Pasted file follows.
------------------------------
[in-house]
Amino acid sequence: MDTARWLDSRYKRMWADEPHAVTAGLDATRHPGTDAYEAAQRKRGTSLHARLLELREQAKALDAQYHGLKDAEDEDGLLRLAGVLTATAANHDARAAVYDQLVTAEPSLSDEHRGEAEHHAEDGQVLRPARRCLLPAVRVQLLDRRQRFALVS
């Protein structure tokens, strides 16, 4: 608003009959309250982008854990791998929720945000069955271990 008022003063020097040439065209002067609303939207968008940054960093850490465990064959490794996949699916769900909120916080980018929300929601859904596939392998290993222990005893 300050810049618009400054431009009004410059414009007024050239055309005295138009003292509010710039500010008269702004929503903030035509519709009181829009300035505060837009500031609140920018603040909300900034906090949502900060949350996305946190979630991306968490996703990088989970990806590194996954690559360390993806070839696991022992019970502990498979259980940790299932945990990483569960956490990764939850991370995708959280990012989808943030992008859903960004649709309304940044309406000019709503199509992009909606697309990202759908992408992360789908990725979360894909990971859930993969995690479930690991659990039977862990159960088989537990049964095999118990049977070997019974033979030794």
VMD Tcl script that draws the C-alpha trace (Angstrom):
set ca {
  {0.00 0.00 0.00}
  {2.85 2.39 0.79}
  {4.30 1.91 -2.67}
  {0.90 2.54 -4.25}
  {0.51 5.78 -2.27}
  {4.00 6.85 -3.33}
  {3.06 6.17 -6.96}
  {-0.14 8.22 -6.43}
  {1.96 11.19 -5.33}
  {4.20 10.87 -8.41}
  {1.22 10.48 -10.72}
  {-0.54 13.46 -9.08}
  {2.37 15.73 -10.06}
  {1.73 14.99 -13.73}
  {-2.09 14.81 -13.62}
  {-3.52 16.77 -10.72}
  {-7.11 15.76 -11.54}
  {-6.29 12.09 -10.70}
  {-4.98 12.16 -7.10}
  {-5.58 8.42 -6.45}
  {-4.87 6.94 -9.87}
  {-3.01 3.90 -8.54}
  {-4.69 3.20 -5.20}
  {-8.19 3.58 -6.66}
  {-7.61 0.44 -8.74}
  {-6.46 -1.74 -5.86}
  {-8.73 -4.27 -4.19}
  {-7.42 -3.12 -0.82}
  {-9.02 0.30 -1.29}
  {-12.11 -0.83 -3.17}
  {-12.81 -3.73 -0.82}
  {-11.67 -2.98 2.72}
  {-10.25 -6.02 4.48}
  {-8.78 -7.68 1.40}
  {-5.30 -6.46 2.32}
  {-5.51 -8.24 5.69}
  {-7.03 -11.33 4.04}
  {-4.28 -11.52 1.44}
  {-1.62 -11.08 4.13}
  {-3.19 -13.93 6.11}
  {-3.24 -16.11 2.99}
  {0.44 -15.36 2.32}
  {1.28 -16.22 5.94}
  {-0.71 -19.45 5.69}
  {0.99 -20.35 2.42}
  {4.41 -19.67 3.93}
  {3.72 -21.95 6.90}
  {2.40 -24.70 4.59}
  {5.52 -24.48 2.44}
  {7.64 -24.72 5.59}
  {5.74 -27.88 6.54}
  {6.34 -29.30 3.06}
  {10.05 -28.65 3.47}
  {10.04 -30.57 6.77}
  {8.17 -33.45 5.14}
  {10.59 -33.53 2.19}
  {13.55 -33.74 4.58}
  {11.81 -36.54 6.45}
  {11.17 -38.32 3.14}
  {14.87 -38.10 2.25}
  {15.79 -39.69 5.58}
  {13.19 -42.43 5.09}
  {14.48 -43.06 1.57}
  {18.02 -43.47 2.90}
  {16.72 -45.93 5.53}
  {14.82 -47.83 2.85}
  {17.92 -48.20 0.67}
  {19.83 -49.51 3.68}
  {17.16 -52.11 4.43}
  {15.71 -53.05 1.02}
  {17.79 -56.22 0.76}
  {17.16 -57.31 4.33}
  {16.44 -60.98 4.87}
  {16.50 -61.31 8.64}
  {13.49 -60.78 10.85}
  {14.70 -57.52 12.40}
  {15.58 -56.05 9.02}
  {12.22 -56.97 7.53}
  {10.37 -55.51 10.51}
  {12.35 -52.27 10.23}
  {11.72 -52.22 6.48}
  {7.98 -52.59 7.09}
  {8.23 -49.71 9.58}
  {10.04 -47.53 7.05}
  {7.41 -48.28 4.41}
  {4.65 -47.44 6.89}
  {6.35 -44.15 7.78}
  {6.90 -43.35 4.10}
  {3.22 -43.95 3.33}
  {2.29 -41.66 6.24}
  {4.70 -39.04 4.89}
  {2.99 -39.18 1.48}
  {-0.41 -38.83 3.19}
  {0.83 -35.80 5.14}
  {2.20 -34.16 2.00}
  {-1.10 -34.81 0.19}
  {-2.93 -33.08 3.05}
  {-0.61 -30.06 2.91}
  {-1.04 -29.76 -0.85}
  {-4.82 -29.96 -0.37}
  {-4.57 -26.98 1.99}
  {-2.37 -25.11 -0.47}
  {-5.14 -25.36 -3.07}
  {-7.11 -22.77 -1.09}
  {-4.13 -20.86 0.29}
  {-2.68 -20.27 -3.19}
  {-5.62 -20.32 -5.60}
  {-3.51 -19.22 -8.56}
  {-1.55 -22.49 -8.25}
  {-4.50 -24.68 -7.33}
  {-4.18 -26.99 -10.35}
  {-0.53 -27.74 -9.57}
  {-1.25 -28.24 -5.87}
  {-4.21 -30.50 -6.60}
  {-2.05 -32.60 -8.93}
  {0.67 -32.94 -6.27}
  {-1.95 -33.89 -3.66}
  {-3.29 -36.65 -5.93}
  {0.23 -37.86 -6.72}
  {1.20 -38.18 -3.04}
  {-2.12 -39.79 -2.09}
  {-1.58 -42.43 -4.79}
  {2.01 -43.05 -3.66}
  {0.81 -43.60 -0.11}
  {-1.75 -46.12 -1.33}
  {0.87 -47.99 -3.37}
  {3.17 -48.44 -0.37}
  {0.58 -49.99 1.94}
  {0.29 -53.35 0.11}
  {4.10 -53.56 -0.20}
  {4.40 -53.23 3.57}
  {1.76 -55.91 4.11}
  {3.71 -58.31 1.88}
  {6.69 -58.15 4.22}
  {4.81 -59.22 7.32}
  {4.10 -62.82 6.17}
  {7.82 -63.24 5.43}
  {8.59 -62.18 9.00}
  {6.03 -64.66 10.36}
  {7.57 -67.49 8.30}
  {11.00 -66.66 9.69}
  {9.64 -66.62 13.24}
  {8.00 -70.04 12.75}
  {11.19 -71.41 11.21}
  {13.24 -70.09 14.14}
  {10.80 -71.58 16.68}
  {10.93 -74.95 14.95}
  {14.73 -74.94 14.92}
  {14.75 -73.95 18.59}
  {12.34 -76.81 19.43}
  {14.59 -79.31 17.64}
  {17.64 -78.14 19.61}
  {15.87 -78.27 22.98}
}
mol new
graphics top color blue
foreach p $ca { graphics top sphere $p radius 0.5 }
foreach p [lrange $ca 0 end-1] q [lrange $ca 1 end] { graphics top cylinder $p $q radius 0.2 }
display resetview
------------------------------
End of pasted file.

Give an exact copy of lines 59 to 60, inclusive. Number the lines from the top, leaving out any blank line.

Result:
  {10.04 -30.57 6.77}
  {8.17 -33.45 5.14}